On that basis, a merger or acquisition for either Three or Vodafone with TalkTalk seems a more viable option. Coupling a mobile operator with a broadband provider would offer each side complementary assets and raise few concerns among regulators.

TalkTalk has more than 4 million fixed-line broadband customers, and according to reports rejected a takeover offer from its second-biggest shareholder in 2019. That bid came from UK-based investment fund Toscafund. As many telecom operators continue to endure depressed market valuations, asset managers and private equity companies could emerge as a major investor into the sector. In 2019, Australian investment bank Macquarie Group acquired Hull-based operator KCOM, adding it to a telecom portfolio that already includes UK infrastructure provider Arqiva and Danish operator TDC.

Earlier in 2020, reports also linked Macquarie to a deal for BT’s infrastructure unit Openreach. BT played down rumours, but that didn’t stop the company moving to shore up its defences in preparation for any future hostile bids, after its share price dipped to its lowest level in 10 years.

Another alternative is a deal between Sky and Vodafone or Three. Despite appearing reluctant to initially enter the mobile space, Sky’s mobile service is really well-crafted. It appears to be enjoying good momentum too, with more than 1.5 million customers according to our estimations. But its network partner O2 is now in bed with Virgin Media, which could strain the relationship. A merger or acquisition would give Sky Mobile greater scale and negate the need to pay wholesale access fees.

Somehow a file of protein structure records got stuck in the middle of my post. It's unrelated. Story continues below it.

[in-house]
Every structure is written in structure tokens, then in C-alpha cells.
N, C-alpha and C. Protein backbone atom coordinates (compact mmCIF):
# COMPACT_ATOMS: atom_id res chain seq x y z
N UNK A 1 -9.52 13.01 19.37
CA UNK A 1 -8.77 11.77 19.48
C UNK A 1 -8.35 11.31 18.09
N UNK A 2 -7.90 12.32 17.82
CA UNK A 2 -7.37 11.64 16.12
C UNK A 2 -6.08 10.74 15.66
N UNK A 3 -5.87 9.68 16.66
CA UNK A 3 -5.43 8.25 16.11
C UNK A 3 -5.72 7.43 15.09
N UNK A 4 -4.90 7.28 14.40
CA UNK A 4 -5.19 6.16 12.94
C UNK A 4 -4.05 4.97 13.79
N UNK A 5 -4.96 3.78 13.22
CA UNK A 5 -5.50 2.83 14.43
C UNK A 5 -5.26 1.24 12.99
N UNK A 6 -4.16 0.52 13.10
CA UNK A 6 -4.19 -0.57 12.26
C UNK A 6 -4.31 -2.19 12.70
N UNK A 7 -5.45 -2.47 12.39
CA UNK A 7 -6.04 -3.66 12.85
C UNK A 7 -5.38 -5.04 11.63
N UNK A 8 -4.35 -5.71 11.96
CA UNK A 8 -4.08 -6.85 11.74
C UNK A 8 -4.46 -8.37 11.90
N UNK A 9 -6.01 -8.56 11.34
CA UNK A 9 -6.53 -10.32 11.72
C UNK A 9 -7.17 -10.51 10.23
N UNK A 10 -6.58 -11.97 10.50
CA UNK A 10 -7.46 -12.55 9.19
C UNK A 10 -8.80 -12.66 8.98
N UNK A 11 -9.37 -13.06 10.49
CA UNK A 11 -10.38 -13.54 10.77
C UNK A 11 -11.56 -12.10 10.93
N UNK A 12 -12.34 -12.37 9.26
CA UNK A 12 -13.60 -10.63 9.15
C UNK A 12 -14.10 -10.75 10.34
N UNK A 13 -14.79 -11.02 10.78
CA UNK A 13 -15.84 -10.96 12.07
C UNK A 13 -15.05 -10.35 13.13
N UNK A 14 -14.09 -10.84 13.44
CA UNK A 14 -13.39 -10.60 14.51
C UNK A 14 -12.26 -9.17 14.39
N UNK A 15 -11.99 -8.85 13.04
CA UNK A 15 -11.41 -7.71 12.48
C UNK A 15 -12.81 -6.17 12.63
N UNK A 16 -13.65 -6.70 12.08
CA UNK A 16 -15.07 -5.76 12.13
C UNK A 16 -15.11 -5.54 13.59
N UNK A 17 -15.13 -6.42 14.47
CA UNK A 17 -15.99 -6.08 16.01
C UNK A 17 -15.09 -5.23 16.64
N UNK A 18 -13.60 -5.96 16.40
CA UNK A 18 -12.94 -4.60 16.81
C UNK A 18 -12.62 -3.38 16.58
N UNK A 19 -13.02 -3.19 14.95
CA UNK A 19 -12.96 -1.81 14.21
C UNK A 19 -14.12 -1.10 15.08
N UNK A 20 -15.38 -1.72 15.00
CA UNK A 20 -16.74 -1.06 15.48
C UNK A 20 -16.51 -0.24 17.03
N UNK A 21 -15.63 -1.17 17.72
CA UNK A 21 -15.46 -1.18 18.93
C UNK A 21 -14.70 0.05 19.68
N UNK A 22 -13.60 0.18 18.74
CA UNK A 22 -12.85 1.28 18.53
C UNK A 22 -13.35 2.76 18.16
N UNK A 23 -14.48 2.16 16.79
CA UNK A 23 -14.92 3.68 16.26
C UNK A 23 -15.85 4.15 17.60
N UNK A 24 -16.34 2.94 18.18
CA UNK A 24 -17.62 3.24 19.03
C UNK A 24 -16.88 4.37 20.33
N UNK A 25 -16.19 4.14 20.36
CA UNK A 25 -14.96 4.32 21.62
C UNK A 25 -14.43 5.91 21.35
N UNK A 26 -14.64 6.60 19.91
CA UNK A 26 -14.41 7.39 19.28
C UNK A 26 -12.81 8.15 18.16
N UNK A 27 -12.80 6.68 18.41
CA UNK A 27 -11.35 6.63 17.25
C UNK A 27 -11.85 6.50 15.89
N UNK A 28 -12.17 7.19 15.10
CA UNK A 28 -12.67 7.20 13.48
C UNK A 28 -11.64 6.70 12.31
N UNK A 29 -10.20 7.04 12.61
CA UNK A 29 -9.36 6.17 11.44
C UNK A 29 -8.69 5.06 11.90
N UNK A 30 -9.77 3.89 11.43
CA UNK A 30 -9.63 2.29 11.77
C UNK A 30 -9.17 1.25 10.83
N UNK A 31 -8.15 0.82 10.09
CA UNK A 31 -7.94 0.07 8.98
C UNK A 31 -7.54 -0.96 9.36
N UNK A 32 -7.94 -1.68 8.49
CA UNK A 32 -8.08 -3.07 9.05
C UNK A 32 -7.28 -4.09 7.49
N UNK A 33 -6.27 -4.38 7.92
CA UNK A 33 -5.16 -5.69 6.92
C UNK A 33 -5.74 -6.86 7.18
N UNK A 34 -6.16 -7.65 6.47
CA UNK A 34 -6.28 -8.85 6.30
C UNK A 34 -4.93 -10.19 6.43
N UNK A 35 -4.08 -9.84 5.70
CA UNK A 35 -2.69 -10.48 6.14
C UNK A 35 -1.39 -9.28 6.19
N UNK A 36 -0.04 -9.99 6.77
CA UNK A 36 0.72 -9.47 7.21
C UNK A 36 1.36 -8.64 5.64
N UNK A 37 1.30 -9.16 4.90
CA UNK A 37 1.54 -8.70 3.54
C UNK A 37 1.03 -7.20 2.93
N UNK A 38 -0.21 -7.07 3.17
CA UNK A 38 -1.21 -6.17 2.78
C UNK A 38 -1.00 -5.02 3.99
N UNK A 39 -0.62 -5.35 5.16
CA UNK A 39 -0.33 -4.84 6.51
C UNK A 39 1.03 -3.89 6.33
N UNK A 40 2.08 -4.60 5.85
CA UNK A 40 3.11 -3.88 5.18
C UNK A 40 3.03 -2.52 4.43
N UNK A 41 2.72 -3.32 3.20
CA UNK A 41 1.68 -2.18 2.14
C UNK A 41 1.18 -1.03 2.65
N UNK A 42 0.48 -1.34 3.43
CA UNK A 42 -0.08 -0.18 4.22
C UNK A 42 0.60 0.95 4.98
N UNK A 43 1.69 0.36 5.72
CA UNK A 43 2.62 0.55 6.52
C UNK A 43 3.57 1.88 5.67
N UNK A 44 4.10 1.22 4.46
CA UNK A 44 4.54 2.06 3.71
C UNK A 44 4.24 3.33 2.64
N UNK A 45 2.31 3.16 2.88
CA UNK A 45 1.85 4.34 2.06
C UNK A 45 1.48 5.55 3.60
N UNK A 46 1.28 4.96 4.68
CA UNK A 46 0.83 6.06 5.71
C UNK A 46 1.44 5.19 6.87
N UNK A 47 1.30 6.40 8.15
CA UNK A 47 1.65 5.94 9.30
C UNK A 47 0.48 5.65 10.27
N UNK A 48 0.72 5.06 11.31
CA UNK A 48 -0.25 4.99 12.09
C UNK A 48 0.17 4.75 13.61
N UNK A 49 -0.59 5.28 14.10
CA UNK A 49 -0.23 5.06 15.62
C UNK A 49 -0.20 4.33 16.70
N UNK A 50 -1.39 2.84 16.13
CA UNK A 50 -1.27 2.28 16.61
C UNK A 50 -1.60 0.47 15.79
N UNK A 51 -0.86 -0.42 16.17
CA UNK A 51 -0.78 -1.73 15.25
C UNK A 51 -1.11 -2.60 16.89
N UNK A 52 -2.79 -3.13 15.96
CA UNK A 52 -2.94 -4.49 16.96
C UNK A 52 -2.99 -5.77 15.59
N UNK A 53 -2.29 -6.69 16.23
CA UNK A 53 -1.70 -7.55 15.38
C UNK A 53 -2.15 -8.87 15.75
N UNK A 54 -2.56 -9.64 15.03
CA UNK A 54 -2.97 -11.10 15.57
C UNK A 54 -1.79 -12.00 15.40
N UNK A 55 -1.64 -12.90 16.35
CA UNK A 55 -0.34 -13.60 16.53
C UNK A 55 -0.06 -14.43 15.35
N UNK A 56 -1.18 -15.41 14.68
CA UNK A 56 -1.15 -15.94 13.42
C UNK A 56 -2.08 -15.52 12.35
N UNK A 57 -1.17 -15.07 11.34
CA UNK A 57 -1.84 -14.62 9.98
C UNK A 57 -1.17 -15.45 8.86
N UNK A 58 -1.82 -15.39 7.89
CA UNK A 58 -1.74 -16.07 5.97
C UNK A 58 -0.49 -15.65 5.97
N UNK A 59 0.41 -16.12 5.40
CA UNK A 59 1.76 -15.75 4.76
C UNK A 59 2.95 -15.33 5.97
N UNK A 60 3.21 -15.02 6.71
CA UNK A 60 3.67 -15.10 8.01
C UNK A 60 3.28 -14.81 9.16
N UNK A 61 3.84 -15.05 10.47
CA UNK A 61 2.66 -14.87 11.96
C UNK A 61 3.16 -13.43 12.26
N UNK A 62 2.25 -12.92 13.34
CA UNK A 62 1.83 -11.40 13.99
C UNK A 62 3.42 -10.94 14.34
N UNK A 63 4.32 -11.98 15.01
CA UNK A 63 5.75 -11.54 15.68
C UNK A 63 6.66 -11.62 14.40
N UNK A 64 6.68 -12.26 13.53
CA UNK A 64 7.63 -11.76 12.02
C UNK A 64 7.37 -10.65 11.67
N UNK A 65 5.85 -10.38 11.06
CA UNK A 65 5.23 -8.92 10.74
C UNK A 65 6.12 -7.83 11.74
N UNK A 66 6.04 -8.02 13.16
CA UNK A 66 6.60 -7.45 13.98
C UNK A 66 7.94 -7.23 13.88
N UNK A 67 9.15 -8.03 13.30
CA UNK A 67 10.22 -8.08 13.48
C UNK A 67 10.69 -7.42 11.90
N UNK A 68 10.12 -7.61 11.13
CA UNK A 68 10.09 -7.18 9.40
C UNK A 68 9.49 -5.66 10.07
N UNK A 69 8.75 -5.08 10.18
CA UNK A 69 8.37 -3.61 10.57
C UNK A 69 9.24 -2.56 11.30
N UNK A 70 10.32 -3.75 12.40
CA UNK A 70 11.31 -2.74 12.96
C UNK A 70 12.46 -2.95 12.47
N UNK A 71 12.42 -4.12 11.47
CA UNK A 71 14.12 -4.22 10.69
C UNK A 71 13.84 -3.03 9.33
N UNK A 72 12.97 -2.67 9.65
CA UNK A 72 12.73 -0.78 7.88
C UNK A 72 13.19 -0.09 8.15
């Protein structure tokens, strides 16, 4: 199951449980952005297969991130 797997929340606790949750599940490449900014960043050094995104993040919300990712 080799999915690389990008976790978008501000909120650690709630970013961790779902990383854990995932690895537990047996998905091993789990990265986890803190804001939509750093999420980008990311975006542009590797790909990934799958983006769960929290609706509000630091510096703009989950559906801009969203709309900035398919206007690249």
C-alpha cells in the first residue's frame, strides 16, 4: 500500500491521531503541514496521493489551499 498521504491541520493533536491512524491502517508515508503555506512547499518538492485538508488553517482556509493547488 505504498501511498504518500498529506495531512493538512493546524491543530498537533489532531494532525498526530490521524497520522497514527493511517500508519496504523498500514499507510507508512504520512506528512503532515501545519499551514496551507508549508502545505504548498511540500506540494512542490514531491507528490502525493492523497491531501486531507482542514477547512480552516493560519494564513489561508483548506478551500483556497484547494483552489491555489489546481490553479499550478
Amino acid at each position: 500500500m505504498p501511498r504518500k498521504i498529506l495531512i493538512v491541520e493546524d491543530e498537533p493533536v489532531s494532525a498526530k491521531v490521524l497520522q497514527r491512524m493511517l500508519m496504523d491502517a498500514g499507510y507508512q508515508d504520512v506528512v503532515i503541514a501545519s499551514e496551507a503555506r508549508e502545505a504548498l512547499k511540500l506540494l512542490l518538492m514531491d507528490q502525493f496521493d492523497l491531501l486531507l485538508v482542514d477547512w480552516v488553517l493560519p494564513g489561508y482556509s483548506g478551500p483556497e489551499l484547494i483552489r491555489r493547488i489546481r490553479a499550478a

For Three or Vodafone, Sky would of course bring a large number of broadband customers and an extensive collection of premium content. There could also be the option to forge deals in other European markets where it competes.

These are my expectations for the UK’s biggest providers. But the next wave of acquisitions could involve smaller companies specializing in unified communications for the enterprise world. This is a fragmented market with potential for growth, and would probably be attractive to any network operator seeking to bolster its position in the business sector.

So, plenty of options are on the table, but which will be the next big deal? Each of my suggestions has sound logic but also challenges. And maybe there’s a wildcard out there that I haven’t even mentioned; Google or Amazon, anyone?

If I had to stick my neck out, I’d plump for Three buying TalkTalk. Three has a CEO clearly interested in a deal and a parent with a history of consolidating. Both companies have a similar challenger mentality, so the cultures would align nicely. I also don’t expect regulation would be a hurdle. Furthermore, a deal would give Three a beachhead in enterprise, a segment that its new boss appears keen to go after. And with TalkTalk’s market capitalization of less than £1 billion, Three wouldn’t have to dig too deep.

Most significantly, the combination would instantly create a presence in the home broadband and mobile markets. There may be some overlap in customers, but plenty of opportunity for cross-selling would remain. Crucially, with the UK market for converged services heavily focussed on the premium end, there’s a sizeable market to target with lower-priced bundles.

As ever, we’ll just have to wait and see what unfolds. There’ll be plenty of twists and turns ahead.

This is just one of the topics I’ll be talking about in my presentation during CCS Insight’s Predictions Week event. Be sure to register here and tune in on Wednesday 7 October 2020 to find out what lies ahead for telecom operators in 2021 and beyond.